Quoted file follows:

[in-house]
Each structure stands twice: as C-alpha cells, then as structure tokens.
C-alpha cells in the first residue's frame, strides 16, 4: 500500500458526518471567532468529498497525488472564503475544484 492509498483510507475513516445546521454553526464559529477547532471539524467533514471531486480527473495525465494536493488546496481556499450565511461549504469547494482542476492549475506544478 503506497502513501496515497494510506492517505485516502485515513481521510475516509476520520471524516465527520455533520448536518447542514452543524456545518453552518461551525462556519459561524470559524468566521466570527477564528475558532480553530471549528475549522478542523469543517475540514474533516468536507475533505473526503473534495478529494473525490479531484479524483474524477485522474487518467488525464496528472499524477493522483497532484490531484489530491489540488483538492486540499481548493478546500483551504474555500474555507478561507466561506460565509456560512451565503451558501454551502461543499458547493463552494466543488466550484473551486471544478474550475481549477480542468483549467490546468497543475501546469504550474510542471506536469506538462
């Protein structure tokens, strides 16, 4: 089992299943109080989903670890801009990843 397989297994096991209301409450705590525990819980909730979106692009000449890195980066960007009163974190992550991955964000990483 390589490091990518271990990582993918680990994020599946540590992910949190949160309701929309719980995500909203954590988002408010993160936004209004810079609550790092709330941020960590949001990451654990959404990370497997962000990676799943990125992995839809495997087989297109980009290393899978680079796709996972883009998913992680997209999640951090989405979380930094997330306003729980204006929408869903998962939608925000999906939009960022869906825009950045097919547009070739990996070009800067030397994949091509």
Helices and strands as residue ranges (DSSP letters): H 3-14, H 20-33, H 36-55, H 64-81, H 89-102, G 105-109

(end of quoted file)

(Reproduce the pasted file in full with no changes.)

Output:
[in-house]
Each structure stands twice: as C-alpha cells, then as structure tokens.
C-alpha cells in the first residue's frame, strides 16, 4: 500500500458526518471567532468529498497525488472564503475544484 492509498483510507475513516445546521454553526464559529477547532471539524467533514471531486480527473495525465494536493488546496481556499450565511461549504469547494482542476492549475506544478 503506497502513501496515497494510506492517505485516502485515513481521510475516509476520520471524516465527520455533520448536518447542514452543524456545518453552518461551525462556519459561524470559524468566521466570527477564528475558532480553530471549528475549522478542523469543517475540514474533516468536507475533505473526503473534495478529494473525490479531484479524483474524477485522474487518467488525464496528472499524477493522483497532484490531484489530491489540488483538492486540499481548493478546500483551504474555500474555507478561507466561506460565509456560512451565503451558501454551502461543499458547493463552494466543488466550484473551486471544478474550475481549477480542468483549467490546468497543475501546469504550474510542471506536469506538462
């Protein structure tokens, strides 16, 4: 089992299943109080989903670890801009990843 397989297994096991209301409450705590525990819980909730979106692009000449890195980066960007009163974190992550991955964000990483 390589490091990518271990990582993918680990994020599946540590992910949190949160309701929309719980995500909203954590988002408010993160936004209004810079609550790092709330941020960590949001990451654990959404990370497997962000990676799943990125992995839809495997087989297109980009290393899978680079796709996972883009998913992680997209999640951090989405979380930094997330306003729980204006929408869903998962939608925000999906939009960022869906825009950045097919547009070739990996070009800067030397994949091509």
Helices and strands as residue ranges (DSSP letters): H 3-14, H 20-33, H 36-55, H 64-81, H 89-102, G 105-109